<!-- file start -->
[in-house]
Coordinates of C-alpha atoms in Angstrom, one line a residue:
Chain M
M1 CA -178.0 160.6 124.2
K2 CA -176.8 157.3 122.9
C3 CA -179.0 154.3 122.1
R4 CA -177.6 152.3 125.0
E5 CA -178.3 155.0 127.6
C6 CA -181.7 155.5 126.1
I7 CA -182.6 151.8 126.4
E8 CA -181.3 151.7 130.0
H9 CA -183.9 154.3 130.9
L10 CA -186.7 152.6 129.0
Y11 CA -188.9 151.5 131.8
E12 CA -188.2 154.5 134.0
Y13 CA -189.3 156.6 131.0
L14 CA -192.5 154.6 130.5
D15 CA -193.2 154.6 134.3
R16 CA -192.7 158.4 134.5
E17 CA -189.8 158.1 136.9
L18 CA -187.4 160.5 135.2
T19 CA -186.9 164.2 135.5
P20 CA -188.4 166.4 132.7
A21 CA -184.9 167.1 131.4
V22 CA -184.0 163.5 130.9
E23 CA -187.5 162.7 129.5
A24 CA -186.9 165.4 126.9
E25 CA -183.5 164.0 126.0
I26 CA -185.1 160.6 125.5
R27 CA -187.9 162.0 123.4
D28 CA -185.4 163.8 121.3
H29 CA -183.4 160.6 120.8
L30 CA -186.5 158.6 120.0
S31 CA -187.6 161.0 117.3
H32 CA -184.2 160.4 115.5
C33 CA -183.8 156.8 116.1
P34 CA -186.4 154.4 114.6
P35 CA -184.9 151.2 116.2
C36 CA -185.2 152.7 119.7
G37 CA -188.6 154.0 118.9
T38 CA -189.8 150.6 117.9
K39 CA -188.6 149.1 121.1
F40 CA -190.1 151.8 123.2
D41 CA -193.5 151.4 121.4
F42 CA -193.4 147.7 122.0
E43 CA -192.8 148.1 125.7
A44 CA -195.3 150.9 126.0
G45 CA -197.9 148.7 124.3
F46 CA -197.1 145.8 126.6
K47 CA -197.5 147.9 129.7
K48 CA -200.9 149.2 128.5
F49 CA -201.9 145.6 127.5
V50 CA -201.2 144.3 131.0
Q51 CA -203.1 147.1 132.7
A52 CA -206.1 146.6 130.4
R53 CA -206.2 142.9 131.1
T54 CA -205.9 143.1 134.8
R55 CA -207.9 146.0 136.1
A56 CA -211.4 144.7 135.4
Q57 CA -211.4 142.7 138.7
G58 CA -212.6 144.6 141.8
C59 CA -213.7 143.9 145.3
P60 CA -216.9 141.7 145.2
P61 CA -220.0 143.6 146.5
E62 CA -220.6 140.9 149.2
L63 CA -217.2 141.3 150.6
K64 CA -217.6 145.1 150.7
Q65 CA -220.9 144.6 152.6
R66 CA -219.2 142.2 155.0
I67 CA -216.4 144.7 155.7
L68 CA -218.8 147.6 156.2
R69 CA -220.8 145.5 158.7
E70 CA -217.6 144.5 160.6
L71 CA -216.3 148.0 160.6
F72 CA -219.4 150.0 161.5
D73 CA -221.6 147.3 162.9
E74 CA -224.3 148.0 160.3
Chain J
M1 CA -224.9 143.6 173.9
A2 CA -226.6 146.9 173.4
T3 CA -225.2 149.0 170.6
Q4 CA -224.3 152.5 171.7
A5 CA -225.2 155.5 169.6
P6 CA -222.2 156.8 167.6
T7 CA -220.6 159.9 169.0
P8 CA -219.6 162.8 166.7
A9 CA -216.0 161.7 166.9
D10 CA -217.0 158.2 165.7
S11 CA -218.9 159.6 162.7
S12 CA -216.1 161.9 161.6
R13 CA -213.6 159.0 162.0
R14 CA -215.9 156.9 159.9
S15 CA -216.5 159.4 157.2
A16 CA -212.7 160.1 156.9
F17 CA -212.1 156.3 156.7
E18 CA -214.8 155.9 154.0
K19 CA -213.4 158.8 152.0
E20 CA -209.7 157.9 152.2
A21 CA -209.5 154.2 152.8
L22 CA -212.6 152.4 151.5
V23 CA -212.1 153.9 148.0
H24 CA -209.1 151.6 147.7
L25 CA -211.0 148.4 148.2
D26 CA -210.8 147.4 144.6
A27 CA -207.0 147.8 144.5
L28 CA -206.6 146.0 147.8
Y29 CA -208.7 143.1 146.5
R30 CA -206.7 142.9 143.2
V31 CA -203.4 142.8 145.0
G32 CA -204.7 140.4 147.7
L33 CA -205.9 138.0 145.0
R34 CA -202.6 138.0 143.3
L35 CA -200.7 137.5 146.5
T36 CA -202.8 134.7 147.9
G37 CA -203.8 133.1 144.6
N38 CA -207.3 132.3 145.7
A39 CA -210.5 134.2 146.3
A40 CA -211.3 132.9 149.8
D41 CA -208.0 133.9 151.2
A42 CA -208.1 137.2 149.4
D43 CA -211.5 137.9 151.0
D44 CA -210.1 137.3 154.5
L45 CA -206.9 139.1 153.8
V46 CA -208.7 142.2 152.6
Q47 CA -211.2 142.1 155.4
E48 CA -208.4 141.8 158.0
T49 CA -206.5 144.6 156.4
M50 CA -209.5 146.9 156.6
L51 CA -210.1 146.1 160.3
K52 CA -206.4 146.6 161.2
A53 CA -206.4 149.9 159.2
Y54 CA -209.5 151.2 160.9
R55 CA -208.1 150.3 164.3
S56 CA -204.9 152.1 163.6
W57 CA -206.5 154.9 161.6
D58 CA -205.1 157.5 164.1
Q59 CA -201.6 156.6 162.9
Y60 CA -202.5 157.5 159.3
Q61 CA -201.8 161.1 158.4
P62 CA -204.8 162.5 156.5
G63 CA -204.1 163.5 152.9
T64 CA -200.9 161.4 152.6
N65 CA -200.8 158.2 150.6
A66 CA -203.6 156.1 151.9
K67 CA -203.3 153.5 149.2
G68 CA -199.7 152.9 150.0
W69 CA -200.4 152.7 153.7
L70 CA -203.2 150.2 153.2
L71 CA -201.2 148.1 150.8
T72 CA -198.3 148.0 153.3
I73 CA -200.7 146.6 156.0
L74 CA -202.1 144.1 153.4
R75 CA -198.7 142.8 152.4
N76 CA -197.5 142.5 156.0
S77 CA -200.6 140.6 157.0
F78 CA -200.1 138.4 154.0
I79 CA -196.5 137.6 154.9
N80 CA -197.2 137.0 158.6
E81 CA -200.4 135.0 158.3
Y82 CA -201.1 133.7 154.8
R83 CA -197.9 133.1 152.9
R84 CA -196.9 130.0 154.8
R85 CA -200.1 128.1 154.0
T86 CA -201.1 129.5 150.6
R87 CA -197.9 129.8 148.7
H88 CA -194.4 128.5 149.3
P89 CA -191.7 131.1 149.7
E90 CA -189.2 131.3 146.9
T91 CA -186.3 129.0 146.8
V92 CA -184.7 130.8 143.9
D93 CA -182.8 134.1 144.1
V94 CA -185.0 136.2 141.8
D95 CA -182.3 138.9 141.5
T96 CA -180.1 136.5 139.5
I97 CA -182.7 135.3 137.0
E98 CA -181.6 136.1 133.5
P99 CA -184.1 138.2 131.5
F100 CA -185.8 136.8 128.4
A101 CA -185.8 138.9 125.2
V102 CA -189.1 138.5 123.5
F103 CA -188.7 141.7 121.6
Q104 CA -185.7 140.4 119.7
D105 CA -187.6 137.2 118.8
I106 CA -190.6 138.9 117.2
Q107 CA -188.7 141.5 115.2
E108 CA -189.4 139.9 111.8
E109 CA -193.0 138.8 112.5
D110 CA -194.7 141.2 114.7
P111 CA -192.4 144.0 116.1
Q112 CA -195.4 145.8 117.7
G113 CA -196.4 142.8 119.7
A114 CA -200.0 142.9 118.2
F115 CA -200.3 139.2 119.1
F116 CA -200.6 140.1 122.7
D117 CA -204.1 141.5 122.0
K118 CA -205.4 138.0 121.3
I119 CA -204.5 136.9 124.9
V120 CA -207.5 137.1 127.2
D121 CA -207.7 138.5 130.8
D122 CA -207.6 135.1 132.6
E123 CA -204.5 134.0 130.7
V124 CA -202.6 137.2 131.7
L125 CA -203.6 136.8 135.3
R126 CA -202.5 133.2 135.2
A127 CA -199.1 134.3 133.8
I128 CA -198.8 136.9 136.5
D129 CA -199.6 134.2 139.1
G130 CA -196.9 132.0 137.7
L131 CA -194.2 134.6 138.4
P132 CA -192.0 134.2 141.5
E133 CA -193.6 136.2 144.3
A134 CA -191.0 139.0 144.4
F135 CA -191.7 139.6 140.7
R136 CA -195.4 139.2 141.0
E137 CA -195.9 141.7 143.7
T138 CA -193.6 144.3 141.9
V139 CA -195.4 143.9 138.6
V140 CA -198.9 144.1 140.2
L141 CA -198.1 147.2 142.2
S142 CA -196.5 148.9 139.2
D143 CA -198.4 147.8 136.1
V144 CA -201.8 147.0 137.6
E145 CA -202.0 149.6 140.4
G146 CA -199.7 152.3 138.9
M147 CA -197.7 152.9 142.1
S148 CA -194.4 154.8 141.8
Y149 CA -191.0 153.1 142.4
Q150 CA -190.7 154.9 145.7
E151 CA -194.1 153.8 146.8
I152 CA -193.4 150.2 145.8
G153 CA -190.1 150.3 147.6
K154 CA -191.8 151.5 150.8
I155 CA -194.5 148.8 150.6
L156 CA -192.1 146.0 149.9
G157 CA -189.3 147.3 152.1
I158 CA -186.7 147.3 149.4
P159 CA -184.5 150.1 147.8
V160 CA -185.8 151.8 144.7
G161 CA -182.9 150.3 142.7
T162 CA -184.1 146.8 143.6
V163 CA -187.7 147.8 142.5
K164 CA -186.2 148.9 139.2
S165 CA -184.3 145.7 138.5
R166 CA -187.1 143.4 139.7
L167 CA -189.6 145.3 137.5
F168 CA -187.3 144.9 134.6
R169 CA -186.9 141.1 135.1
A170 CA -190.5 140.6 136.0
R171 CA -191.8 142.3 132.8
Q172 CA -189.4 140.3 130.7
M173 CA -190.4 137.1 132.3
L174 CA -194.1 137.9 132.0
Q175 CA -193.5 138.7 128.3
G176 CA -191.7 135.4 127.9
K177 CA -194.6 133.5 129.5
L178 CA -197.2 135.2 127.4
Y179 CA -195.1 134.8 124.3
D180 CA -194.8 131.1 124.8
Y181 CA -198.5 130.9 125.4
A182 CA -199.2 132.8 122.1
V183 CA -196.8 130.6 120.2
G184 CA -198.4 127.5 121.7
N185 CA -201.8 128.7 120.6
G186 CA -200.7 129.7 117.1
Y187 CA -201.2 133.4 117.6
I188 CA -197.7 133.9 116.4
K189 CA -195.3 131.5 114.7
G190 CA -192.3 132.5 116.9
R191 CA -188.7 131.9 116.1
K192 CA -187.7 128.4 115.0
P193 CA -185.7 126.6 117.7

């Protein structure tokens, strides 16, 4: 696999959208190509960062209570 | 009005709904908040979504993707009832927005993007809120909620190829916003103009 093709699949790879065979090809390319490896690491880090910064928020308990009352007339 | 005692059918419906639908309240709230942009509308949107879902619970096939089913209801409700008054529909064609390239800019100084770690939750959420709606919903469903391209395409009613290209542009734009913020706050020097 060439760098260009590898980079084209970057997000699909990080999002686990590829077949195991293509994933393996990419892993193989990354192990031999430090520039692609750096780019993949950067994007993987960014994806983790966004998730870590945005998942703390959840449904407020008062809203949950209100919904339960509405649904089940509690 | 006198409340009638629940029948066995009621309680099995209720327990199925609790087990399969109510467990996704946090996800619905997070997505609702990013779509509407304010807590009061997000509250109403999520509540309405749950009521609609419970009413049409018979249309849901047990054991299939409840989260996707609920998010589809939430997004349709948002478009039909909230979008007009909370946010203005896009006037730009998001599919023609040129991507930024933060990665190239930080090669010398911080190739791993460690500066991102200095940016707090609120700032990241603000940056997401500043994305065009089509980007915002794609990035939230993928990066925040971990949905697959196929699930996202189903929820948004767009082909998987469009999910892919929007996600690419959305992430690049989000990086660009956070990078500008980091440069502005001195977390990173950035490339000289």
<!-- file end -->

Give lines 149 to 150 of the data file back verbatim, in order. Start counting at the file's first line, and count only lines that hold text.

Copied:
L71 CA -201.2 148.1 150.8
T72 CA -198.3 148.0 153.3